Private Market Report – Spring 2024

“It’s far better to buy a wonderful company at a fair price than a fair company at a wonderful price.”

– Warren Buffett, Chairman & CEO Berkshire Hathaway


Private Equity’s outlook remains well-positioned despite persistent uncertainty around inflation and higher interest rates. Many sponsors are optimistic that interest rates will be lower by year-end, making deals look more attractive. Deal volume has started to pick up, particularly in take-privates and M&A (merger & acquisition) transactions, with technology and healthcare sectors dominating activity. Fundraising has been slower than normal (except for the best performing managers), as investors are effectively asking to see additional successful exits and distributions to “prove it” in the current economic environment before making additional commitments.

Venture Capital continues to face a challenging environment, namely an oversupply of VC-backed startups seeking funding combined with more cautious investor behavior. This has created competition for capital. The strongest companies, however, continue to grow and attract VC funding. Tough times, some believe, will create a positive environment for entrepreneurs who have the fortitude to work through the challenges.

Private Credit has remained a bright spot for investors, generally delivering returns as promised, and avoiding any widespread default contagion. Private credit has particularly benefited as many of their loans are tied to floating interest rates, which perform better in rising rate environments. 

Real Estate remains in a state of flux as assets are “repriced” to higher interest rates and have the challenge of securing affordable debt financing. Success has varied widely across sectors. Favorable tailwinds have helped some sectors, such as industrial and multifamily. Others, such as high-rise office, still face an uncertain future.


Private Equity appears to be entering a period of strategic adjustment, although potentially rewarding opportunities remain amidst a backdrop of heightened market volatility and uncertainty. The dramatic rise in interest rates and the corresponding economic and geopolitical uncertainties have tempered deal activity and pushed valuations down from their highs.

As illustrated by the chart below, the days of returns driven merely by leverage and multiple expansion may be over. The increased cost of debt and generally tighter lending standards are forcing some private equity firms to inject more equity capital into investments than in prior years. If valuations continue to moderate, real growth may need to be achieved through old-fashioned operational enhancements and organic growth, rather than from financial engineering, which has been an all-too-common approach in recent years. The best private equity firms, however, have a consistent history of creating enormous value in businesses without relying solely on low-cost debt.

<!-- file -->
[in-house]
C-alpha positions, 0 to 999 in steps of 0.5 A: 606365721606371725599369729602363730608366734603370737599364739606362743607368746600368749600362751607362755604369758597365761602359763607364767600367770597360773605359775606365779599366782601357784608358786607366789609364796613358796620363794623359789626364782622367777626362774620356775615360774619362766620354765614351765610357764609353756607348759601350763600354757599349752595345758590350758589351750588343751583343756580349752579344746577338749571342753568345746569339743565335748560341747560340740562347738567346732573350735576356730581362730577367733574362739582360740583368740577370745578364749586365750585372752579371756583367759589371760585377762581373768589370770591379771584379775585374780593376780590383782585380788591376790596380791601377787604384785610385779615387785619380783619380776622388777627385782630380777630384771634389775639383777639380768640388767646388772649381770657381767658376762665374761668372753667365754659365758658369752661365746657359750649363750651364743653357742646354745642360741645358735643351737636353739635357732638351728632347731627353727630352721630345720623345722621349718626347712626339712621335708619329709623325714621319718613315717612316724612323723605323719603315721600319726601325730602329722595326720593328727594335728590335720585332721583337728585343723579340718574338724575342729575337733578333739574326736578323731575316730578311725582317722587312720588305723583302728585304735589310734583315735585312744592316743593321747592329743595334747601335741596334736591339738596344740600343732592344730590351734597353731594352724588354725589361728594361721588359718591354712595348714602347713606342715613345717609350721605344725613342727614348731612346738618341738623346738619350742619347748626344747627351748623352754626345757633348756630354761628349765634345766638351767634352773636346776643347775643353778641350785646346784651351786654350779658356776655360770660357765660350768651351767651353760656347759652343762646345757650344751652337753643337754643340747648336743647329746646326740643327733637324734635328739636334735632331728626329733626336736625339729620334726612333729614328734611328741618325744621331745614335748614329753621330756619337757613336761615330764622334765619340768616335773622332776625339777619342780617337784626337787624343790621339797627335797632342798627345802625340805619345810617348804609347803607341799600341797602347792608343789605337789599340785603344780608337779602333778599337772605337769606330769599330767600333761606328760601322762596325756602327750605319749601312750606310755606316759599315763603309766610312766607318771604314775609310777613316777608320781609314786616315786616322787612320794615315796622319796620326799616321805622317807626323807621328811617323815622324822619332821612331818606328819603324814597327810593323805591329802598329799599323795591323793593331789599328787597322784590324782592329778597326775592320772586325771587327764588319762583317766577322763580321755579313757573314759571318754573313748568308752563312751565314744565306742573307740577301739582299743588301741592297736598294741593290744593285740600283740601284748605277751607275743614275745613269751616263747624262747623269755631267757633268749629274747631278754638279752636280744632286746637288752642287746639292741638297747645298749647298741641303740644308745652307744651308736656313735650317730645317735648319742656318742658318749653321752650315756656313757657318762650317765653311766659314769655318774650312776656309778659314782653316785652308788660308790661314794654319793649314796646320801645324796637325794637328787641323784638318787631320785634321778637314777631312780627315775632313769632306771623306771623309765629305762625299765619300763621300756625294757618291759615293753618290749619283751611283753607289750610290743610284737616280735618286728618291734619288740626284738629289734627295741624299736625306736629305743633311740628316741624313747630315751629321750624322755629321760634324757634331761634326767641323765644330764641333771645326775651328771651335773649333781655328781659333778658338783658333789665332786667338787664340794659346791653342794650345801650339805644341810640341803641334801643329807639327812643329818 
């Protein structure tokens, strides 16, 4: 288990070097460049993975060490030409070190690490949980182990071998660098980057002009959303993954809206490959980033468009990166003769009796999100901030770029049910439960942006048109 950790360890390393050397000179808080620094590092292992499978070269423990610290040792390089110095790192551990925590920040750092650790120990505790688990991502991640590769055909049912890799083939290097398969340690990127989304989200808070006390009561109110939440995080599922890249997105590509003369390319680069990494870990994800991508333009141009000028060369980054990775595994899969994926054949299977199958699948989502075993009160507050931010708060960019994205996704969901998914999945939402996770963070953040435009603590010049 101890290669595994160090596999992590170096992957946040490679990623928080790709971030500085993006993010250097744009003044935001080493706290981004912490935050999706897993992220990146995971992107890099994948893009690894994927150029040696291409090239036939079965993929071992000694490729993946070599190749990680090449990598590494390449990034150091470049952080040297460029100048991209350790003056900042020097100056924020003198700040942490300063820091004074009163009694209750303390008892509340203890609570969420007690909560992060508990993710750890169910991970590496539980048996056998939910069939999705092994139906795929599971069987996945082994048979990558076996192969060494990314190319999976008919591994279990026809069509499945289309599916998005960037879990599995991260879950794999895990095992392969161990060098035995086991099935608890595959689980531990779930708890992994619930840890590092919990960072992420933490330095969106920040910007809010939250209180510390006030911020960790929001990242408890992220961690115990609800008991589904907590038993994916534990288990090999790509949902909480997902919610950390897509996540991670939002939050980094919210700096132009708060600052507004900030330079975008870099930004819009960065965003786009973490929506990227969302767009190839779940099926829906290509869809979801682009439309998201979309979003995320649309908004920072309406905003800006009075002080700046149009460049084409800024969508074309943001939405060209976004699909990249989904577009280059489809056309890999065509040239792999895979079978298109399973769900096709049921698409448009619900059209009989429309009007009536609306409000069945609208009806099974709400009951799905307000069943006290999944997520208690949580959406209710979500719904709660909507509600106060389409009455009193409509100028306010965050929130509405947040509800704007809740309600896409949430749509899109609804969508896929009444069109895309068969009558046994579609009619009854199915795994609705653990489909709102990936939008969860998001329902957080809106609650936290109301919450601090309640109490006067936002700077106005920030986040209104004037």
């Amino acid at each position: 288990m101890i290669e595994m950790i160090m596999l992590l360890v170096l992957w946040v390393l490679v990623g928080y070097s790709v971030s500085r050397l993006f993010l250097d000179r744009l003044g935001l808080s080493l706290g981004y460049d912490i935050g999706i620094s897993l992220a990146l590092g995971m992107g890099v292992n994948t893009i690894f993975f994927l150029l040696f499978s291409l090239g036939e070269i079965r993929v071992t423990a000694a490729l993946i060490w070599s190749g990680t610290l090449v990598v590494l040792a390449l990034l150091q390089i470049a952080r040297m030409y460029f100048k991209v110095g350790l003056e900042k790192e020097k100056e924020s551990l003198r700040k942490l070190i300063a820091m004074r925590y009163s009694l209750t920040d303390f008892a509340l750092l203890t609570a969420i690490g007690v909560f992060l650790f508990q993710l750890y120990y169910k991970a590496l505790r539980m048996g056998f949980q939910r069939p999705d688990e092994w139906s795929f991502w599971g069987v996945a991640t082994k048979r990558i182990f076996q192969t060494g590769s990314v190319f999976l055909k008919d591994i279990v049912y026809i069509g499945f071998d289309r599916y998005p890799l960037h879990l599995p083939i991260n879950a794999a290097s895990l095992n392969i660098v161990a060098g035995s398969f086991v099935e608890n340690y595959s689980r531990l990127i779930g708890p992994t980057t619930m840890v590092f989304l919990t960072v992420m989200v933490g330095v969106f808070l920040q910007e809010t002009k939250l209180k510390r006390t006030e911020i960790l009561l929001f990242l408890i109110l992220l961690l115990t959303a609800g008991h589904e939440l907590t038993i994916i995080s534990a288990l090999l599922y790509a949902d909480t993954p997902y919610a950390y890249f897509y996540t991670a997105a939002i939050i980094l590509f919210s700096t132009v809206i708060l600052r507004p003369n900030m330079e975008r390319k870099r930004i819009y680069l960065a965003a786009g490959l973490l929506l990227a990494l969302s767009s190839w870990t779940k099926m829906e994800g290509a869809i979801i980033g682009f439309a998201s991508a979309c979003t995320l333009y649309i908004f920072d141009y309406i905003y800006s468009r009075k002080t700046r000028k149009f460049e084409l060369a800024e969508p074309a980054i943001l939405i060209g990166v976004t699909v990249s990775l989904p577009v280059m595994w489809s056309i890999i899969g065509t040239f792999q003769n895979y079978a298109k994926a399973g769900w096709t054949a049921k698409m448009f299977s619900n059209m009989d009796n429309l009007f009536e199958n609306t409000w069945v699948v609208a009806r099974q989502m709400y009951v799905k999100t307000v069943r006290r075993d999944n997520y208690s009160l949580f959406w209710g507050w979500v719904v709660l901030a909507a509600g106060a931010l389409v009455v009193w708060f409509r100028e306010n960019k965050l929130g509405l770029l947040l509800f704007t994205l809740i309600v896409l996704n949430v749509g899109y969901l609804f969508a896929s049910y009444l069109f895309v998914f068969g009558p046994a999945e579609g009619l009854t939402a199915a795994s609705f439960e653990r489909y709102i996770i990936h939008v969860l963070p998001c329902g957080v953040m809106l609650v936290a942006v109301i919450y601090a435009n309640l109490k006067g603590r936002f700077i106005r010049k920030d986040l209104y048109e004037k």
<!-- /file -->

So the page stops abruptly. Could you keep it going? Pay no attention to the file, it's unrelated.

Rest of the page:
In this environment, the increased need for quality with a sufficient margin of safety underscores a significant shift towards businesses with strong, recurring cash flows and a robust return on capital. Additionally, the adoption of artificial intelligence (AI) and “tech-enabled” innovation across all sectors of the economy has become critical to enhancing operational efficiencies and driving top- and bottom-line organic growth.

Looking forward, the trajectory in private equity will likely be influenced by each managers’ ability to navigate the challenges of deal-making, exits, and fundraising. Deal activity seems to be gaining momentum, and many remain optimistic that this marks the beginning of a return to more typical levels, although it will likely take some time for the ripple effects to make their way through the private market system. A moderation in interest rates could help revive deal activity in a market ripe with available capital and pent-up demand for quality investments.

In 2023, we wrote that private equity was expected to return to normalized levels of deal activity, exit activity, and fundraising levels. While some positive early momentum exists, there is still a ways to go. Given what has happened over the past four years, the key takeaway is that significant, unforeseen events occur. Therefore, it’s best to maintain a long-term investment strategy and avoid hasty decisions. This trait is essential for us when choosing private equity partnerships.